In accordance with the Robson classification of CS , which is accepted as the global standard for the monitoring of the CS indication spectrum , a previous CS birth and the breech presentation were confirmed as the highest risk factors for CS birth in Czechia (31-times higher odds of a CS birth for a breech position and 35-times higher odds of a CS birth for a breech position for multiparous women; 32-times higher odds of a CS birth following a previous CS birth) followed by multiple pregnancies (6-times higher odds and 9-times higher odds for multiparous women) and ART use (2-times higher odds). Our analysis also confirmed the importance of the other health and socio-demographic factors examined, i.e. they evinced statistical significance after adjustment for all the other covariates: gestational age, diabetes, complications in pregnancy and childbirth, the mother’s age, marital status and education. The differences in the risk of a CS birth according to marital status and education were statistically significant only for certain categories. A slightly higher risk of CS (1.6-times higher odds) was observed for single compared to married women, and a lower risk of CS (0.89-times lower odds) was observed for tertiary-educated women than for those with a secondary education. Our results confirmed the age factor as an independent risk with concern to a CS birth. With respect to the explanation for the increase in the CS rate in Czechia since the 1990s, both clinical (higher maternal ages at birth, an increase in ART use, multiple pregnancies) and non-clinical factors (health provider practices and guidelines, legislation) played noticeable roles.
Despite the use of a comprehensive dataset, the study has a number of limitations. The design does not allow for the causal interpretation of the associations studied. The covariates in the models were restricted to those available in the register. Information on education and marital status is not provided for all the women in the dataset; hence, for this part of the analysis, it was necessary to reduce the dataset by 21%, although no differences were observed between the two groups in terms of the structure of the mothers by age and CS births. Moreover, information on the use of ART methods was estimated based on information on ART cycles performed in Czechia only; foreign women and women who underwent ART abroad were thus classified as non-ART. Given that Czechia is more likely to be a destination country for cross-border reproductive care, we did not anticipate any bias in the results from this point of view. As for the explanatory factors, since we had no information on the maternal pre-pregnancy weight and height, we were unable to adjust for the body mass index.
Our results are consistent with literature in terms of reporting significant associations between the studied risk factors and a CS birth. It is reasonable to conclude that these factors have, to various extents, been behind the growth in the CS rate in Czechia since the 1990s. It is important to prevent the further growth in the CS rate and to determine the optimal percentage of CS, especially concerning the elective cesarean delivery of planned primarily indicated CS. It is clear that the underuse of CS results in hypoxic neonatal injury, stillbirth, uterine rupture and obstetrics fistulas , while the overuse of CS is associated with the increased risk of anesthesiologic and cardiovascular complications, infection complications and hysterectomy , as well as with adverse perinatal outcomes .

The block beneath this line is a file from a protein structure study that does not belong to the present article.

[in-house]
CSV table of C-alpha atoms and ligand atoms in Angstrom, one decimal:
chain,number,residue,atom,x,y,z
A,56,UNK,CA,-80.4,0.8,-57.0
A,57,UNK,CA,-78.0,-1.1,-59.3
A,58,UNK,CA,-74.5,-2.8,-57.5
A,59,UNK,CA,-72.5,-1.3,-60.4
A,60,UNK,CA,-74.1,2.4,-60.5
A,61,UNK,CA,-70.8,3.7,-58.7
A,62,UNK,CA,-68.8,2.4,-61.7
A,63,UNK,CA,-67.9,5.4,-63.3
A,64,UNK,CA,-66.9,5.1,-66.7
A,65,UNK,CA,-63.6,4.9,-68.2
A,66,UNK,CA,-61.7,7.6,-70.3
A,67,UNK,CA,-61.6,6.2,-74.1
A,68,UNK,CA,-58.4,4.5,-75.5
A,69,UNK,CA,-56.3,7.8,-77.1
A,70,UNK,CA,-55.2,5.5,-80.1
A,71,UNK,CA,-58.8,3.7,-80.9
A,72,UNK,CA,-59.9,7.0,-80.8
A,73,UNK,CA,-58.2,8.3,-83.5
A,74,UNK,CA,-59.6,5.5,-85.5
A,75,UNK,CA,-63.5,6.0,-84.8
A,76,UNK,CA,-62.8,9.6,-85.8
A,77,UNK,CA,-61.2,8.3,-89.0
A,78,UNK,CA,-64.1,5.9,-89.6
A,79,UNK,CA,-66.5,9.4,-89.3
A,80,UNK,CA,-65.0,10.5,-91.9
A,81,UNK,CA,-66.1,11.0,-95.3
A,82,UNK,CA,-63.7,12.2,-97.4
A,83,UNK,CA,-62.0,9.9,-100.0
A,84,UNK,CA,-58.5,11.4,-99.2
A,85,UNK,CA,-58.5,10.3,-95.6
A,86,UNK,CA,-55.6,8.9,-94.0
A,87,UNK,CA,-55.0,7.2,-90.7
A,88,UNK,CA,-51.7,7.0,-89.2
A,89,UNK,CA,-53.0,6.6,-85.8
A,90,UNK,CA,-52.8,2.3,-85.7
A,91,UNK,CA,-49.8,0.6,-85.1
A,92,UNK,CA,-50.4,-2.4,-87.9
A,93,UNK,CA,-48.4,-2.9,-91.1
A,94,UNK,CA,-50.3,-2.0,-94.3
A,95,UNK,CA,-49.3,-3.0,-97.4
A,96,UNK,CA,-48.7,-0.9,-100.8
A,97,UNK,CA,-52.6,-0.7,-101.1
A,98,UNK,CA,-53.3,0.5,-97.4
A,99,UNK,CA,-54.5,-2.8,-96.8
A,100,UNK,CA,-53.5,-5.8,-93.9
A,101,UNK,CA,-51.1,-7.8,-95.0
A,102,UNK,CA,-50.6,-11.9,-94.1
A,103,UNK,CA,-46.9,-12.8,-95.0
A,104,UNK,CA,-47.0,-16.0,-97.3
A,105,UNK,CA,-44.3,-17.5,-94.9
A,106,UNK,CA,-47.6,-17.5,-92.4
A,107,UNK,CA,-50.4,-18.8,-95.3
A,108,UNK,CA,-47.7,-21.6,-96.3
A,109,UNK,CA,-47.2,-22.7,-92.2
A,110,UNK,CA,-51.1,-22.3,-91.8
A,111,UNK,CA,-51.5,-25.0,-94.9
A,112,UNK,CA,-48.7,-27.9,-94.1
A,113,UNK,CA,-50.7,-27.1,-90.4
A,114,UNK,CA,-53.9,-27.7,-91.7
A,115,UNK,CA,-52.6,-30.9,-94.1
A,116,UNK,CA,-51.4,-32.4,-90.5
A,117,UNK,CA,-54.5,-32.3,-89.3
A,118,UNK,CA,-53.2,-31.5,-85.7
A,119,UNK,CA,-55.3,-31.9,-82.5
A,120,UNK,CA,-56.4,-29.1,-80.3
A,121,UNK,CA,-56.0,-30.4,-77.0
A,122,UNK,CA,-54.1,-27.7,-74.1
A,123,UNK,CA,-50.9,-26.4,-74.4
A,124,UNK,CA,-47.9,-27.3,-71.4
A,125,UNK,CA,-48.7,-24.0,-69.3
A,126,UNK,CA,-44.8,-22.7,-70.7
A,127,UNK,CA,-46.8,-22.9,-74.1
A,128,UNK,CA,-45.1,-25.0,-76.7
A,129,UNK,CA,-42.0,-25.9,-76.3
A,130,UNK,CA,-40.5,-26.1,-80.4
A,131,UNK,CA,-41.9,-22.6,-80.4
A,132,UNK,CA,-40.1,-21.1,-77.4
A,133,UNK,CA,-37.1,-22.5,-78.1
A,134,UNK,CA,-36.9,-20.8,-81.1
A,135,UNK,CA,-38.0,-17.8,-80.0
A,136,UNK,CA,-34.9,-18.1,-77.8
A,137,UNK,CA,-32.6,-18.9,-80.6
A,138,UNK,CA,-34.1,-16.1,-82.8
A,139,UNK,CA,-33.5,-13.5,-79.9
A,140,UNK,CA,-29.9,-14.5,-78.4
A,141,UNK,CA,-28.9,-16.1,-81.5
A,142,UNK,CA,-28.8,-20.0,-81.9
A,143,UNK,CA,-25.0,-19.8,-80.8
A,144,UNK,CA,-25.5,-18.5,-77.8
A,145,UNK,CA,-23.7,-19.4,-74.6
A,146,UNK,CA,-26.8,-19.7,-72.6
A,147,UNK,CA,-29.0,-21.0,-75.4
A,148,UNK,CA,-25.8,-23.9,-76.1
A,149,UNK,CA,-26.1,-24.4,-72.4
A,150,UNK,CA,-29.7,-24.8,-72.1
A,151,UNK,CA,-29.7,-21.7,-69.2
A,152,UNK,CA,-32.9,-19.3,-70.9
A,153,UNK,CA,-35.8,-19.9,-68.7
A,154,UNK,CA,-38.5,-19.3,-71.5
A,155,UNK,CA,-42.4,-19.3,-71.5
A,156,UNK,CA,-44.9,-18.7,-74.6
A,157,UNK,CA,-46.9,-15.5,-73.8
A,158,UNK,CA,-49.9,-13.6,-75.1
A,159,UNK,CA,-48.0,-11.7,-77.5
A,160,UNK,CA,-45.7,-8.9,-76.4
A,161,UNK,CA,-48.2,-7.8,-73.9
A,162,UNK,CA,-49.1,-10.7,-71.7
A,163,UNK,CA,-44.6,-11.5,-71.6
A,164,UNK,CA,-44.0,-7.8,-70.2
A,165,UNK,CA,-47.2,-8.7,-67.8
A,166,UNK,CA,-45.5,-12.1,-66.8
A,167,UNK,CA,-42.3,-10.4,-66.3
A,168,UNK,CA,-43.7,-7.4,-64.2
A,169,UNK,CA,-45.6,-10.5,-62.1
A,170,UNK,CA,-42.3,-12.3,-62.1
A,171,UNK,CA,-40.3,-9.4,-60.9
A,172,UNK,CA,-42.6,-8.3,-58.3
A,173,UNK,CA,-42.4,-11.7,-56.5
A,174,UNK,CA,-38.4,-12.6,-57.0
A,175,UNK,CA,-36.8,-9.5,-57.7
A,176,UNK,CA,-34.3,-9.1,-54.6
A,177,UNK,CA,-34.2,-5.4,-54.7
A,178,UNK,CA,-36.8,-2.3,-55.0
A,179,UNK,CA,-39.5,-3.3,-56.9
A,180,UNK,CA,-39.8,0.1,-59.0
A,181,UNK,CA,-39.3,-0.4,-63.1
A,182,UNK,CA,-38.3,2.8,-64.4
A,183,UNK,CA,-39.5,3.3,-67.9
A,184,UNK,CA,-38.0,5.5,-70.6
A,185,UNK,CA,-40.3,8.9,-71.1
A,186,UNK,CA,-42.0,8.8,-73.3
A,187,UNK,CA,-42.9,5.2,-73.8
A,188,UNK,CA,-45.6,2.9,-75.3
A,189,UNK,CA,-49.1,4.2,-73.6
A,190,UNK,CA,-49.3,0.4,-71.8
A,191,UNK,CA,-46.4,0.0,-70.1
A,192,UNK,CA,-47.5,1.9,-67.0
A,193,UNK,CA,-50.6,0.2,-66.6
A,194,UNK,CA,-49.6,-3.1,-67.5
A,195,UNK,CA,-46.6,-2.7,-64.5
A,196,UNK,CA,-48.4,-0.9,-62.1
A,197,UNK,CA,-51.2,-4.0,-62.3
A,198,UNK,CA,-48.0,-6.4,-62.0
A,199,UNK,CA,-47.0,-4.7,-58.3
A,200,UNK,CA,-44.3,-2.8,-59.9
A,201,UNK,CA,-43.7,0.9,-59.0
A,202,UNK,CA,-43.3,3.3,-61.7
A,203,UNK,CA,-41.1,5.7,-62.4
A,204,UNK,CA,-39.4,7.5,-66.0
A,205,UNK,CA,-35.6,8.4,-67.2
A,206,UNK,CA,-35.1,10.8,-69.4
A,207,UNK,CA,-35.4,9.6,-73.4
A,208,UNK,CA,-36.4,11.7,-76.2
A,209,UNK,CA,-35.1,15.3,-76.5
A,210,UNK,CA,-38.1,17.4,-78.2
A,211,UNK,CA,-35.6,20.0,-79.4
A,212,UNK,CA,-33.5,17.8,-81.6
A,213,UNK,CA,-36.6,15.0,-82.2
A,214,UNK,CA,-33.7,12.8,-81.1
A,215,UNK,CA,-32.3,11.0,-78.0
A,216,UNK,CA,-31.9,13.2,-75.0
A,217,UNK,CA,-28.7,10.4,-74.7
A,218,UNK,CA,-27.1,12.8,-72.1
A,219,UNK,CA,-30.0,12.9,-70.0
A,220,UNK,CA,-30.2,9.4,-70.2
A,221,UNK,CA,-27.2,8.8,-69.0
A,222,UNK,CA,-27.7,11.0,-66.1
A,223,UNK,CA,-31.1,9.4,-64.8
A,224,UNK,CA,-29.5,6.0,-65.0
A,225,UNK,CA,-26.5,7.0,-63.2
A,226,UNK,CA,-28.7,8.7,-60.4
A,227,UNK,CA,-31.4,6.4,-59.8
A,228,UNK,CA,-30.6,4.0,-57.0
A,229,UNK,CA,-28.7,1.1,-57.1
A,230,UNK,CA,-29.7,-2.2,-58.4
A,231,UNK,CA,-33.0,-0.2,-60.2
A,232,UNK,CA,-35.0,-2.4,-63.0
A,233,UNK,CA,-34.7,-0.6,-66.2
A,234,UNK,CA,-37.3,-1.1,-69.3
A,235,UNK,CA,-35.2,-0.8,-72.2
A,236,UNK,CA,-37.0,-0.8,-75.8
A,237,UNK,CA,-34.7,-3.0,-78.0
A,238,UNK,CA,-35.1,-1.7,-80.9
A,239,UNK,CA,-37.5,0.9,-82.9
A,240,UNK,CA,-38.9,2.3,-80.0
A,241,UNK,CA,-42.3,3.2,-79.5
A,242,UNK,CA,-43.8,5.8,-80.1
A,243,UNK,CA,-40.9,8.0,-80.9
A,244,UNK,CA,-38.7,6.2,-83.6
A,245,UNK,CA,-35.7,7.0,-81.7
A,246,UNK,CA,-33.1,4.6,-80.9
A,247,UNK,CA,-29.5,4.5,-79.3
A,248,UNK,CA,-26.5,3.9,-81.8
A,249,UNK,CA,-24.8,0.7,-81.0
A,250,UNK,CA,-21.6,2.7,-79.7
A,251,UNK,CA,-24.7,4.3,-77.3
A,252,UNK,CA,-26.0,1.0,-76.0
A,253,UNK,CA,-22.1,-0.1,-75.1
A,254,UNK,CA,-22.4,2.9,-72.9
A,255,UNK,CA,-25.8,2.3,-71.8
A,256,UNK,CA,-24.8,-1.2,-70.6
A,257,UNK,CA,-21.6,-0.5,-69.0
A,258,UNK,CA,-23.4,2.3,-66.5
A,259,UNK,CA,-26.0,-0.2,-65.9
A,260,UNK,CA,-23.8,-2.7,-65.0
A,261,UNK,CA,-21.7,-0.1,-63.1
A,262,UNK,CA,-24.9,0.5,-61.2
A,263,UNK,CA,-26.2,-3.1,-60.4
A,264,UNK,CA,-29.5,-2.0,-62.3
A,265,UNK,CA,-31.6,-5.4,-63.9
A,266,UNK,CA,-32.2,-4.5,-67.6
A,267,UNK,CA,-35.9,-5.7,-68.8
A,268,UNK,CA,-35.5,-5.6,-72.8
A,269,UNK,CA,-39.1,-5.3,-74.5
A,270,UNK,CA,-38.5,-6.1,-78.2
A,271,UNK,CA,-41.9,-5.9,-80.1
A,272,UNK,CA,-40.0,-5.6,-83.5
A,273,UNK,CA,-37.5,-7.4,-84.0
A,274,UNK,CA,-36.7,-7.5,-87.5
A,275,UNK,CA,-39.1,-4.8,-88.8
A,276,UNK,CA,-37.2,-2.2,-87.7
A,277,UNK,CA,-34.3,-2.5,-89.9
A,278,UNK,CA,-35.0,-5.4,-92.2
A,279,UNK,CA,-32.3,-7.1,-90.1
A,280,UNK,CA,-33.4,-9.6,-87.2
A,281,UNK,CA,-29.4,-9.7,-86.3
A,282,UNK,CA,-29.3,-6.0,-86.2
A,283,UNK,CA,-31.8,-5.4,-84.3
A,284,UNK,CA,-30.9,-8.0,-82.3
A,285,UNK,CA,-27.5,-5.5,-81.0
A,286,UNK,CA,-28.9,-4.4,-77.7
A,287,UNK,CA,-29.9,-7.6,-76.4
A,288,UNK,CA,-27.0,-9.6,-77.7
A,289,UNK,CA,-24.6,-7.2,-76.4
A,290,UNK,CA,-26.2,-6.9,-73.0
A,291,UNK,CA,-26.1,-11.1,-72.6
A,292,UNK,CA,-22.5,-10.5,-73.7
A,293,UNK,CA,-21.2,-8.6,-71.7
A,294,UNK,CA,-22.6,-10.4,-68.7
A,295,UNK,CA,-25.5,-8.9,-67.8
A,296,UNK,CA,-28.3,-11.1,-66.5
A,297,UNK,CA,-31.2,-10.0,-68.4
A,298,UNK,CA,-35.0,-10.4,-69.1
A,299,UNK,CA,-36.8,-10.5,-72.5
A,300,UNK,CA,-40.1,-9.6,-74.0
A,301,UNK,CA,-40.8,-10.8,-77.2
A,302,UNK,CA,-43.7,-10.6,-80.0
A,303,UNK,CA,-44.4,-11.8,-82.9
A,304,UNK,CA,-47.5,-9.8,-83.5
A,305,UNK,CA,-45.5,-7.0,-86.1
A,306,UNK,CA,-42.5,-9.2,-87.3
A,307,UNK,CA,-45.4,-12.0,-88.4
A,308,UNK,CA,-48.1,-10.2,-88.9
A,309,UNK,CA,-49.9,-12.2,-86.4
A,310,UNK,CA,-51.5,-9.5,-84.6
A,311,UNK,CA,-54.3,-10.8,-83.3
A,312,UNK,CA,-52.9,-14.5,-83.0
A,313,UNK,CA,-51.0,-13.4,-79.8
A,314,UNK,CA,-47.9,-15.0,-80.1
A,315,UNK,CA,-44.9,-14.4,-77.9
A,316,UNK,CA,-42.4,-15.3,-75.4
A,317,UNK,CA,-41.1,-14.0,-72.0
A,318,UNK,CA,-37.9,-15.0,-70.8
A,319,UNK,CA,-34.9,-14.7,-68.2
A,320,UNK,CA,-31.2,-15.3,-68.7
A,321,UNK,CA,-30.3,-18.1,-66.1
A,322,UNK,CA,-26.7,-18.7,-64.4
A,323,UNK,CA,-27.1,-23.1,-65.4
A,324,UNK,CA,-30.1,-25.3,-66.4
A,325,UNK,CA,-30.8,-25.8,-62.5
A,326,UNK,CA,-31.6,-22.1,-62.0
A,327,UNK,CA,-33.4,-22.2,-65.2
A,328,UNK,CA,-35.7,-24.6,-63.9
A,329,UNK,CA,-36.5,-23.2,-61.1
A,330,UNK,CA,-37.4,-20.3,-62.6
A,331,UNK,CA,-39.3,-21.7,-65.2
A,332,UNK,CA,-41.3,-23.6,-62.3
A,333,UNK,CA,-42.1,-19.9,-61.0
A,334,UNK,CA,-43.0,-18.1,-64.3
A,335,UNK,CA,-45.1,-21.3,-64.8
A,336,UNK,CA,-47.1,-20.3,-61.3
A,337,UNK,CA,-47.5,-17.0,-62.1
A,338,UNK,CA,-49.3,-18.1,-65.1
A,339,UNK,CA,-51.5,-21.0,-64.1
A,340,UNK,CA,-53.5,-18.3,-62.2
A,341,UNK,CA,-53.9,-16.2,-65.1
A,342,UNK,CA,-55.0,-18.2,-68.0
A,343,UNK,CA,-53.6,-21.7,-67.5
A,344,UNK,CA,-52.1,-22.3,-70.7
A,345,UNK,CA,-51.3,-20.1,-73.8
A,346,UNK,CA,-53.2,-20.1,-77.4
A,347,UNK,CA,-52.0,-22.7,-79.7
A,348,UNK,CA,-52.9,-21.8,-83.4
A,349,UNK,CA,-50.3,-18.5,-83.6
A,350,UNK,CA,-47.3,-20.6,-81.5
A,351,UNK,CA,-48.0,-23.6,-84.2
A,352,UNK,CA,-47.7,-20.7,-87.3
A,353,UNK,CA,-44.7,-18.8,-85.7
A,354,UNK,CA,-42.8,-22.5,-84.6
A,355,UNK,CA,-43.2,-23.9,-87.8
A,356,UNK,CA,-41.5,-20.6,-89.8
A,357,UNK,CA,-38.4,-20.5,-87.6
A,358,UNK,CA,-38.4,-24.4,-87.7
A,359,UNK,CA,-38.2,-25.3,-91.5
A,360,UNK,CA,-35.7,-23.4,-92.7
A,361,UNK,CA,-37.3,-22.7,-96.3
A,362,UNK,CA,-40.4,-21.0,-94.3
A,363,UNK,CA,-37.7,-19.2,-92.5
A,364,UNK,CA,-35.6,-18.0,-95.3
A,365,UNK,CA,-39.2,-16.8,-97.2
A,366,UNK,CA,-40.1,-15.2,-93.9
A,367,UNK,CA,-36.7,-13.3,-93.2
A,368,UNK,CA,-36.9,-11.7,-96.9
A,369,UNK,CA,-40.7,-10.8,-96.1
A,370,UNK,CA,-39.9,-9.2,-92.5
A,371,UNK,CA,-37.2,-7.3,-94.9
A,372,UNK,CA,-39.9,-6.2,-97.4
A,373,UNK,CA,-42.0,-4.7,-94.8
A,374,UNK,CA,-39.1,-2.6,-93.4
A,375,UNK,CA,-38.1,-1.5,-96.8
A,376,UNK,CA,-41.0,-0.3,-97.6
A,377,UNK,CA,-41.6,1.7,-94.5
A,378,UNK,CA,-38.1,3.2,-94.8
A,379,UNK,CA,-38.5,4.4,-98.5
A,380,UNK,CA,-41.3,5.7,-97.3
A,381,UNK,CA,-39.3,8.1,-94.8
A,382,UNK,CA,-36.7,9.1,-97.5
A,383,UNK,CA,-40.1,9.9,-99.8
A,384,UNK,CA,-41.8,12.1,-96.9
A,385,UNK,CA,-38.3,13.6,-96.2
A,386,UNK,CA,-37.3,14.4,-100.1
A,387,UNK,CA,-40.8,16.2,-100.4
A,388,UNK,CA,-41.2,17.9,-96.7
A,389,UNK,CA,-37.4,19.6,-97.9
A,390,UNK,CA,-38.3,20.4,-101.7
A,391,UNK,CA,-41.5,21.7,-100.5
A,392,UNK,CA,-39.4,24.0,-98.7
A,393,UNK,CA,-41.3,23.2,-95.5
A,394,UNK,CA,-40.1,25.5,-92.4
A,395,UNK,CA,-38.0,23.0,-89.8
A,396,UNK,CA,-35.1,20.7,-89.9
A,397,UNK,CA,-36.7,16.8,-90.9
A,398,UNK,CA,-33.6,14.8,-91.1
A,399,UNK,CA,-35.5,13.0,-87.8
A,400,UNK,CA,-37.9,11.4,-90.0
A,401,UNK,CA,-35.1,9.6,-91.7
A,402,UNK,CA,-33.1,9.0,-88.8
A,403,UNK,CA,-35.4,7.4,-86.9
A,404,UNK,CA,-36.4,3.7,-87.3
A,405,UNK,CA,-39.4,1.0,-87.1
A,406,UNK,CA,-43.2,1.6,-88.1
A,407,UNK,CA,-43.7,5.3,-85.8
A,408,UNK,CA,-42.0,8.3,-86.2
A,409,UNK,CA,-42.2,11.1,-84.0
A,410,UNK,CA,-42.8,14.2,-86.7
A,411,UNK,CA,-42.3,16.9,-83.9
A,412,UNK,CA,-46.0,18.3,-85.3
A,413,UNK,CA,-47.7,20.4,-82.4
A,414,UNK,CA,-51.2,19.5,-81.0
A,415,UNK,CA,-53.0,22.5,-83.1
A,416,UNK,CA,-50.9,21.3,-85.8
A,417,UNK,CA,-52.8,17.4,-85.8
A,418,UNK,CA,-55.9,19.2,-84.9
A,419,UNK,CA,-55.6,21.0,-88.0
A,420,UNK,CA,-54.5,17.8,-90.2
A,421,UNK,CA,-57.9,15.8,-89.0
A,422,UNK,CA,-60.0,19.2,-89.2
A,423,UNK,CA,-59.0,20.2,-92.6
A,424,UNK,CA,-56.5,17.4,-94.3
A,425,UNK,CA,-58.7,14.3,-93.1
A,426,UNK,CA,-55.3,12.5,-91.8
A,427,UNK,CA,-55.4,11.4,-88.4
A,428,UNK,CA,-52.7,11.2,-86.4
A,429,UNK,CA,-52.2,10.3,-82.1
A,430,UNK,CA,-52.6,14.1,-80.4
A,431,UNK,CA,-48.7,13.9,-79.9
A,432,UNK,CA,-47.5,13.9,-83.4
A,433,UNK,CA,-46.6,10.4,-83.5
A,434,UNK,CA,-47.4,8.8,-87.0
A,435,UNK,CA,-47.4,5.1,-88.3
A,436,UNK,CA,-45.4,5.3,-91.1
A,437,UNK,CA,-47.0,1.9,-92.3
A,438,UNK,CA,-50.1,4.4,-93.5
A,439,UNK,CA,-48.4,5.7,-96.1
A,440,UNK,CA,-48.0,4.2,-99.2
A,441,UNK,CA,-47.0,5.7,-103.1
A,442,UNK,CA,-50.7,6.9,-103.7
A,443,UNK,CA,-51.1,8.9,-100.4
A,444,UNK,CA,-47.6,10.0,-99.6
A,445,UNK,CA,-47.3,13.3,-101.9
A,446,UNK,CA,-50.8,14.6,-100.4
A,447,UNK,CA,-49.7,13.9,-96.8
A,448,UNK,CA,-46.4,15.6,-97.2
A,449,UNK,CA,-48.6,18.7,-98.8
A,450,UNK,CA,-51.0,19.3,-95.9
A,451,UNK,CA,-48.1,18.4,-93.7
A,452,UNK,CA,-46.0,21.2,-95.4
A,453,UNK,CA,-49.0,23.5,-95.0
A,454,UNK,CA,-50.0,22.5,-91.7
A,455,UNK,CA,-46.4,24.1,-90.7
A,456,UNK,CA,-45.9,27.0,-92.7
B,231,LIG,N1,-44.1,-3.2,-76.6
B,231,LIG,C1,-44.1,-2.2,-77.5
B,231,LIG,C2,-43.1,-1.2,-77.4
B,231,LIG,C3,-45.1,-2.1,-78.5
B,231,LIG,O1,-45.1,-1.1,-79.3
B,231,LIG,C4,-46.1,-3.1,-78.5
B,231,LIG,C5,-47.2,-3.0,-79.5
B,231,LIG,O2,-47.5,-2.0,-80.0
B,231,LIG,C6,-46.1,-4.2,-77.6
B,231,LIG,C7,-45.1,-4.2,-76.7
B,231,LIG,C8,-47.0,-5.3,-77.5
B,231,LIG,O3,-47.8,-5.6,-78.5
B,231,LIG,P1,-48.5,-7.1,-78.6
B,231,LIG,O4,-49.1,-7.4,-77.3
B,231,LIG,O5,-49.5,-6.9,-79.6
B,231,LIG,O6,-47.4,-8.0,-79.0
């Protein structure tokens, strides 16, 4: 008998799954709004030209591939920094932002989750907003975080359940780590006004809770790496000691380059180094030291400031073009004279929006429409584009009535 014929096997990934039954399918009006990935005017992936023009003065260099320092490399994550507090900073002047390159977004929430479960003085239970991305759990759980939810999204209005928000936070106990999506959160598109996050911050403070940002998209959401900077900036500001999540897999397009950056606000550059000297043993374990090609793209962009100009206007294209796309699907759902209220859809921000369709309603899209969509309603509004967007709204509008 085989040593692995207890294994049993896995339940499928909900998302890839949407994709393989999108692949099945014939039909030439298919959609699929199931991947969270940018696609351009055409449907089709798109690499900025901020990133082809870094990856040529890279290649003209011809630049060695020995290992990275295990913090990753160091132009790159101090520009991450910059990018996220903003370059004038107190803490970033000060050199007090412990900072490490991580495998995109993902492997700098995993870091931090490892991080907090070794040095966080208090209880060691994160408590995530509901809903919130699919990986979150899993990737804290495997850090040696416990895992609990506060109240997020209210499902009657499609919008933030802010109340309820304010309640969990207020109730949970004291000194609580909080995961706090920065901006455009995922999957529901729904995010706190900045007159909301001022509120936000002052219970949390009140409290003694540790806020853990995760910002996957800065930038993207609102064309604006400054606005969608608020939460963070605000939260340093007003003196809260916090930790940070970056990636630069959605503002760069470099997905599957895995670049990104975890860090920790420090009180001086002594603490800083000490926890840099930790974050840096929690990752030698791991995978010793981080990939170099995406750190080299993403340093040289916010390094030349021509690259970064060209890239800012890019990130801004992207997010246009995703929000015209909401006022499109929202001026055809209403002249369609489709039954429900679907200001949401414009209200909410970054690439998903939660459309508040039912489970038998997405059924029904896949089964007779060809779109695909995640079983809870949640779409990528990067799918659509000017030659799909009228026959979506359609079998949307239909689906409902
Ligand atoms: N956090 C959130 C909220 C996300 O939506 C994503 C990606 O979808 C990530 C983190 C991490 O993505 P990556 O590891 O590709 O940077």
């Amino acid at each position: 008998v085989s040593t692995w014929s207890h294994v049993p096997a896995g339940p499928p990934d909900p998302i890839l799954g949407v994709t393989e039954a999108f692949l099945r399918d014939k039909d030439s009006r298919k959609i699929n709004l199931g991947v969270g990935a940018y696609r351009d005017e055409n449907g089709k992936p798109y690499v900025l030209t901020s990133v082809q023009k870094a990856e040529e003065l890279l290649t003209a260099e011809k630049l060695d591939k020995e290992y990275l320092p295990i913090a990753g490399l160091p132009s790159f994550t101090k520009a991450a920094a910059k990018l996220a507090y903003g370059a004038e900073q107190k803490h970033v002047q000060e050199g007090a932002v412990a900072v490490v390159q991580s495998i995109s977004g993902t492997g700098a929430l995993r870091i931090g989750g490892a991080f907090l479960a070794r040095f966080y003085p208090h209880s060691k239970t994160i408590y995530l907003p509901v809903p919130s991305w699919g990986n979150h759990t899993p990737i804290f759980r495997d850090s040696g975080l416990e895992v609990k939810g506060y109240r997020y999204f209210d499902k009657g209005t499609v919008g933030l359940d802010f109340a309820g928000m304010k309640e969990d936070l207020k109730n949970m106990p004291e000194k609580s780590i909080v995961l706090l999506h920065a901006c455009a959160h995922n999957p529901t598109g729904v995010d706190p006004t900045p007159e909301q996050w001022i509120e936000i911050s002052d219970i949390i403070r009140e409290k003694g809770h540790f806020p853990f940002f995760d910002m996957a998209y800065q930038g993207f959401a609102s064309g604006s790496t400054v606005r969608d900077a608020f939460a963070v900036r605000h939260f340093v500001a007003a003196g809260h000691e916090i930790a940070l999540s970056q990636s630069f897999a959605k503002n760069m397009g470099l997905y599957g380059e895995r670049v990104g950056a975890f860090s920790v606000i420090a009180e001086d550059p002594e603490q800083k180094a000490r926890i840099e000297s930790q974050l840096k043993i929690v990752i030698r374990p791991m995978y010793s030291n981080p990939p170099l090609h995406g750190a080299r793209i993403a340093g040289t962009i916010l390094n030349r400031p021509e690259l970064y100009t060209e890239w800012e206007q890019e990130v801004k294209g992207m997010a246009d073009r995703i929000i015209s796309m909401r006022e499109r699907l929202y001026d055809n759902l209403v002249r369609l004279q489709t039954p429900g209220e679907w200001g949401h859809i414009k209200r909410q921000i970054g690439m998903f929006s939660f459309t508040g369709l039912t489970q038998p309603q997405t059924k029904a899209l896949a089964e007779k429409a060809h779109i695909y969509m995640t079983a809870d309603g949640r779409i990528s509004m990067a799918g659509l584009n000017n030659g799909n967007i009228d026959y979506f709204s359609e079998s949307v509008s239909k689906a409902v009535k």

The incidence of serious complications is so rare due to advances in health care that many obstetricians lack the relevant experience. Nevertheless, the data clearly indicates a higher risk of morbidity and mortality as a result of a CS than a spontaneous delivery, even with respect to VBAC (vaginal birth after cesarean) . However, in Czechia many patients and some obstetricians appear to believe that the opposite is the case, as reflected by the fact that a previous CS was found to be a key risk factor for a subsequent CS. The fact that 71.2% of Czech women with a history of CS give birth again via CS serves to confirm the low chance of a VBAC in such cases. This is in line with another study that documented that a high percentage of births via CS are followed by a subsequent birth via the same method without the option of TOLAC (the trial of labor after cesarean) . Increased maternal age  also contributes to the indication of ERCS (elective repeat CS). Enforcing this practice in Czechia may also have contributed to the increase in the CS rate. The increase in women giving birth via CS in their first pregnancy results in an ongoing increase in the repeat CS birth rate . If the CS rate increases for first-time mothers, it can be expected that this will generate a higher proportion of repeat CS. Accordingly, it can be assumed that a change in practice has the potential to reduce the CS rate in Czechia .
A further reason for the increase in CS births concerns the move away from spontaneous delivery when the fetus is in the breech presentation. This trend, initiated by the Term Breech Trial Collaborative Group study , has gradually led to a decline in the experience of such births and, thus, to a further increase in the use of CS. This approach has begun to be applied consistently in Czechia and is frequently referred to in medical study materials. However, spontaneous delivery when the fetus is in the breech presentation remains inadvisable, especially in the case of pre-term births .